Honey: Nature's Sweetener
By Anne L. Desjardins
Honey is probably the most ancient and purest form of sugar ever produced by nature. It's certainly the reason why so many poets, writers, folk singers and crooners have used this "taste of honey" image to qualify either love or the true "sweetness of life"... But rest assured: I'm not going down this romantic path today and will remain on the safe and well traveled road of its history and the cooking possibilities for paddlers with a sweet tooth; although many savory recipes also call for honey...
According to the US Department of Agriculture, honey comes in 7 different hues, depending on the season and the type of flowers bees have been pollenizing: water white, extra white, white, extra light amber, light amber, amber and dark amber. The content of minerals that come from the flowers provides honey its color. It is sold in 5 different forms: comb, cut comb, liquid honey, naturally crystallized or whipped. Most kids love to eat a few honey combs as a candy-like treat from time to time...
300 different varieties
The most common honey found on the market is clover honey and even if there are 300 different varieties of honey produced in the USA alone, from sources as diverse as eucalyptus, orange, buckwheat, apple blossom or blueberry, many are not very popular. There are constantly new varieties on the market and some have a promising future: lavender, thyme or mint honey have become part of an interesting diversification by apiculturists. In Canada alone, there are 7500 of full-time and hobby beekeepers. But times have been rough in recent years, since a mysterious disease has decimated 35 % of the bee population in North America, and it can be much more in other parts of the world. Researchers don't know yet for sure what is involved; they suspect mites, pollution and climate change to be at least factors in what's known as Colony Collapse Disorder.
Bees are essential to humans
Einstein once said that the day that bees disappear from the face of the Earth, humans will only survive a few more years. He may have been right, since many plants exist thanks to the amazing pollenizing work bees have been doing for millions years. At least a hundred crops depend on pollenization by bees, like citrus fruits, almonds, melons, apples or cucumbers. For instance, in California a tiny mite that feeds on bees’ blood destroyed an important part of the bees' population seriously endangering the State's almond crop (2/3 of the world production). Growers had to rush in apiculturists from Florida in order to have their crops pollenized by bees in time. In the United States alone, bees stimulate 15 billion dollars of the GNP (Gross National Product).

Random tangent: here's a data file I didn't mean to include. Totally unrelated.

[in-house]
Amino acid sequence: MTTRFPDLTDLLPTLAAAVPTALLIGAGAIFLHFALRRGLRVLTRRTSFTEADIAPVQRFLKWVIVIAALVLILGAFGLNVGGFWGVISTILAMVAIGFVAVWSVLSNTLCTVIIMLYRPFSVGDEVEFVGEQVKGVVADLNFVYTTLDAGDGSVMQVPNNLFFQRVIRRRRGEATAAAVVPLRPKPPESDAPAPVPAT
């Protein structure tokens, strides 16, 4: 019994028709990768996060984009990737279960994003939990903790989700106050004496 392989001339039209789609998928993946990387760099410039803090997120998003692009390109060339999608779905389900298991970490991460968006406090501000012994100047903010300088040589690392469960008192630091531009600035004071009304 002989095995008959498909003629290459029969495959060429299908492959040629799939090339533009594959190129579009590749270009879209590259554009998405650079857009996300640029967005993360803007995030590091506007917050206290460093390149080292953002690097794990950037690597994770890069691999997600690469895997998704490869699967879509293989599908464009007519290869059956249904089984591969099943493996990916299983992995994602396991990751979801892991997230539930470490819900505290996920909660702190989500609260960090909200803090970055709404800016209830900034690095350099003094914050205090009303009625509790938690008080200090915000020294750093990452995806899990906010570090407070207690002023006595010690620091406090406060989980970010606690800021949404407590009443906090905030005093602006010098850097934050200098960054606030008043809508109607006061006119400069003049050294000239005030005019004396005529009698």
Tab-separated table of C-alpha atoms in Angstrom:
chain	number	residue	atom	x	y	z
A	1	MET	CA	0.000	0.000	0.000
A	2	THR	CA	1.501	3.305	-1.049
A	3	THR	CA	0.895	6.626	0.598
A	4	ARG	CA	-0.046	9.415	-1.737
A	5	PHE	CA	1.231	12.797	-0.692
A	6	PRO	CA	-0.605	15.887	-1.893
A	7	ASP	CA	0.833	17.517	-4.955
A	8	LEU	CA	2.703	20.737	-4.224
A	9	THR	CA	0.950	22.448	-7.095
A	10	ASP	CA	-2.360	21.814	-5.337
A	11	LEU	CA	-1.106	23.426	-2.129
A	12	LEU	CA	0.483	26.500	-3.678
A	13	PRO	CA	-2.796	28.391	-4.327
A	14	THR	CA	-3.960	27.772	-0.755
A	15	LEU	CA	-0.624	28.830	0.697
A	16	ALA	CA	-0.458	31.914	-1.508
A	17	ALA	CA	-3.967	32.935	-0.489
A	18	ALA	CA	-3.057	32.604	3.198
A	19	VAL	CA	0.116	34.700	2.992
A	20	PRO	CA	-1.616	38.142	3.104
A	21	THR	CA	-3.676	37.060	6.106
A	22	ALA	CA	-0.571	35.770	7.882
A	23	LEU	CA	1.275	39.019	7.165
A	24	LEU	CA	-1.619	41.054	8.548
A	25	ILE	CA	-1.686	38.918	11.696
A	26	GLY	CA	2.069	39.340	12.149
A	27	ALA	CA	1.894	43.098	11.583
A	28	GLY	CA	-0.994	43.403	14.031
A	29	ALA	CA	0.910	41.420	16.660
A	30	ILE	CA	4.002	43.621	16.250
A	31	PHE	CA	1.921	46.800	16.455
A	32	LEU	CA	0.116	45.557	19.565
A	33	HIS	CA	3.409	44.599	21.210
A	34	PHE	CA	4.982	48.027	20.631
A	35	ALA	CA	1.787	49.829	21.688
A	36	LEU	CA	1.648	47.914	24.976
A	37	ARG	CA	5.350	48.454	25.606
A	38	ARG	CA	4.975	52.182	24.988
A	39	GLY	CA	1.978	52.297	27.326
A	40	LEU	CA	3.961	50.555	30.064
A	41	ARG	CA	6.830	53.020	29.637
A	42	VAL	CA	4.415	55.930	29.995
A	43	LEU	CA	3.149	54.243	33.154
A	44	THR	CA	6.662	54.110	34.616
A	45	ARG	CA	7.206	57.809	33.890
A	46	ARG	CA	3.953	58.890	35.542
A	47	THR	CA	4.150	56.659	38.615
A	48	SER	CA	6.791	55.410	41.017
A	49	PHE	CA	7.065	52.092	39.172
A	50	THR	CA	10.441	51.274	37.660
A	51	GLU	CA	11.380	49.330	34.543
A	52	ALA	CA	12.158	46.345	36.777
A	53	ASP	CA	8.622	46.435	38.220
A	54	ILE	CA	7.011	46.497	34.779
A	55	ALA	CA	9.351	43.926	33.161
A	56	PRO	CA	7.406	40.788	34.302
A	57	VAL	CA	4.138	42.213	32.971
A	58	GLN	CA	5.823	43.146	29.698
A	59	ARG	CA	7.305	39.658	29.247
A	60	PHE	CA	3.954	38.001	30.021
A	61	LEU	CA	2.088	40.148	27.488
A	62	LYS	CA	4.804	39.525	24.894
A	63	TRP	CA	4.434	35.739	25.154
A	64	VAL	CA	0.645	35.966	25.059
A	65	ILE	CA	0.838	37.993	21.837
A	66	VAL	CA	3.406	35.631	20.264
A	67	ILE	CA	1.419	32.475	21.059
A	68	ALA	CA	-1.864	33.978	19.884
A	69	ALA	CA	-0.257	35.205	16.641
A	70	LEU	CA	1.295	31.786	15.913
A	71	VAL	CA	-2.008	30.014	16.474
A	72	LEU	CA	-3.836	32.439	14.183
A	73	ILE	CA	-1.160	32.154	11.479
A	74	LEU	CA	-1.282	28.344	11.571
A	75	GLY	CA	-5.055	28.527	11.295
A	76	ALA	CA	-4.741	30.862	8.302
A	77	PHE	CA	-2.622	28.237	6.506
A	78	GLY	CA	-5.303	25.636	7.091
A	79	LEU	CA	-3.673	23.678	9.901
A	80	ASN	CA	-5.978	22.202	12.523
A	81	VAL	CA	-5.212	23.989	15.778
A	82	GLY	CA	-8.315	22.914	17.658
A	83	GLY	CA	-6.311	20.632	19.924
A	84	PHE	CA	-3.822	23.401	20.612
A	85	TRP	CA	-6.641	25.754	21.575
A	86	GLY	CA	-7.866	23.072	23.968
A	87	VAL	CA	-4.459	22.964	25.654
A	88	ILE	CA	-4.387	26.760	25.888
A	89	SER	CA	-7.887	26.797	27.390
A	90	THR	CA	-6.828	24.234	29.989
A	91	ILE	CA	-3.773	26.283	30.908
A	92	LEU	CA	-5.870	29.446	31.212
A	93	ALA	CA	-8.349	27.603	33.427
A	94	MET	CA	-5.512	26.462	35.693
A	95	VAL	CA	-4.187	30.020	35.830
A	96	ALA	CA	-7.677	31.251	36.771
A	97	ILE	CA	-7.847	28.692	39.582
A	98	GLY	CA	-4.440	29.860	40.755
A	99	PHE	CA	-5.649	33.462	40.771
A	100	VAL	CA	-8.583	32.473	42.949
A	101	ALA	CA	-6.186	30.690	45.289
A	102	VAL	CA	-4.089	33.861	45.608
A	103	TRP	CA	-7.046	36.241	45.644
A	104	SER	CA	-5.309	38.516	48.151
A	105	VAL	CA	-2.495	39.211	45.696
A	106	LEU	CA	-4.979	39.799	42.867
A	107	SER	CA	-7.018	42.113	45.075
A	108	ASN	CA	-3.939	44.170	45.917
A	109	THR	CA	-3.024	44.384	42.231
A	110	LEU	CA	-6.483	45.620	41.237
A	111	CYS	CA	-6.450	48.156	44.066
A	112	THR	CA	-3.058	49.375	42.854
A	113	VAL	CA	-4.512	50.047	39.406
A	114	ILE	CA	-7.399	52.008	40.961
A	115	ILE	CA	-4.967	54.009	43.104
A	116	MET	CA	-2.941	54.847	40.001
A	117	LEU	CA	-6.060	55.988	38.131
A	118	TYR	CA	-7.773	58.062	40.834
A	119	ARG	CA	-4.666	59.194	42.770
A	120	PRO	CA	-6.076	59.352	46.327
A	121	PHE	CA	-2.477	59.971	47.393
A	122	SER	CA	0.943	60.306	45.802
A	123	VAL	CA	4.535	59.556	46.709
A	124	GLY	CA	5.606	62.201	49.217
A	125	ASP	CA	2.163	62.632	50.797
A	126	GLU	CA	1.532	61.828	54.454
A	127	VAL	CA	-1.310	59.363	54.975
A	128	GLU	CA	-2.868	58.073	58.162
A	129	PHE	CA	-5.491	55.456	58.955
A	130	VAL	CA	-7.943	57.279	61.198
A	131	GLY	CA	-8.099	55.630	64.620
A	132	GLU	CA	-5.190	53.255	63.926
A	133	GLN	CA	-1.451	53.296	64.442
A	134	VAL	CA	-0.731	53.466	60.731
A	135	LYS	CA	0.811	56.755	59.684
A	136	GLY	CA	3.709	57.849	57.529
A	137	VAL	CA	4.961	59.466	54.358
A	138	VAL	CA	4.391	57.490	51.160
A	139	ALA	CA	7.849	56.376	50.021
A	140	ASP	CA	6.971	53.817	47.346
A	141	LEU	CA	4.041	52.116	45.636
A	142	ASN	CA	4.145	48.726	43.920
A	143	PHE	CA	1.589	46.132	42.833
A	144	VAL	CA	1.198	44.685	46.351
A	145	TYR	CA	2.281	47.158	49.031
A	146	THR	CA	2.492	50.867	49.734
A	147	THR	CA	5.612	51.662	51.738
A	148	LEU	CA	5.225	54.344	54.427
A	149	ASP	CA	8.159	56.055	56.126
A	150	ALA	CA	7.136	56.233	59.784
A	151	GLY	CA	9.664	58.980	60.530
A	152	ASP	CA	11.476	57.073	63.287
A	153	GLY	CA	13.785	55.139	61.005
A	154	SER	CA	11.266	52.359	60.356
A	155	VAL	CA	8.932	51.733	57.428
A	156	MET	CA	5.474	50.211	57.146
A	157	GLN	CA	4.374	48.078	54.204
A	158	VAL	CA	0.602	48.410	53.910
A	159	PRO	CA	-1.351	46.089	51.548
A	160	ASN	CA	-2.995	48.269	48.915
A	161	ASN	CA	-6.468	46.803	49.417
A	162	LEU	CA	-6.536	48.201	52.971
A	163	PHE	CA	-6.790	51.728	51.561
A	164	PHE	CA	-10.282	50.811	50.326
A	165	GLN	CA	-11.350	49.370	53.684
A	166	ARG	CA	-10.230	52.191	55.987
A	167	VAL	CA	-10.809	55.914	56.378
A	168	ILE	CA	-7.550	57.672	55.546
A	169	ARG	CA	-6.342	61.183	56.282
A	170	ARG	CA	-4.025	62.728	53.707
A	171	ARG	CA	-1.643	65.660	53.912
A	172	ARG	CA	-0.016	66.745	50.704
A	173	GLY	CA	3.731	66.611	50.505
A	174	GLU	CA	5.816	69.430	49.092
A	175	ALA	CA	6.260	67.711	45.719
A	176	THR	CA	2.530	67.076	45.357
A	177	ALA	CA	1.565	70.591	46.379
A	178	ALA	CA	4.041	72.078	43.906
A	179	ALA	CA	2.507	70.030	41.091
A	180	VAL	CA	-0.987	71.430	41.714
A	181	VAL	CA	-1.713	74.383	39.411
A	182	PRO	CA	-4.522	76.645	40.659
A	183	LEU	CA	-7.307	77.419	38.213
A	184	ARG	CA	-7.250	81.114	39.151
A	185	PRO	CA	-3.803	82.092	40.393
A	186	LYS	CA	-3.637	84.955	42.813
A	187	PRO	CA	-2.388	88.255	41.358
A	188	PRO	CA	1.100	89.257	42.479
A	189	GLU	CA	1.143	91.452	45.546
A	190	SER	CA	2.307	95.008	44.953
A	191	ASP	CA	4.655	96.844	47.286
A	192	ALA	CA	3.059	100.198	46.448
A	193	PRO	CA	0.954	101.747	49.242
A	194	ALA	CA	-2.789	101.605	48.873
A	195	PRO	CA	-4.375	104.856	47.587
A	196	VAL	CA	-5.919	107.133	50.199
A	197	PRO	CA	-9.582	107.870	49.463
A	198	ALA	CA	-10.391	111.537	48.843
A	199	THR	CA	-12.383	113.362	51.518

A simple pleasure
But what is honey exactly? According to the National Honey Board of America, "A bottle of pure honey contains the natural sweet substance produced by honey bees from the nectar of plants or secretions of living parts of plants." It also contains some enzymes, minerals, vitamins and antioxydants in the form of flavonoids. The darker the honey, the richer its content of those precious flavonoids (protection against heart disease and certain cancers, mainly).
80 million years of history
Since bees are known to have been on the planet for 80 million years, no question that all human civilizations have had a passion for honey: Sumerians and Babylonians used it for their religious rituals and considered bees to be messengers of the Gods. They were sacred to many cultures. Egyptians considered honey sacred nectar and thought that it could add longevity to human life, whereas Ancient Greeks saw it as a magic potion to cure many ailments. The Roman legions used honey as a food preservative and they might have been right about those special properties. Apparently, honey has good antibacterial and antifungal qualities due to its low ph, its high viscosity that does not let oxygen in and its limited concentration of proteins.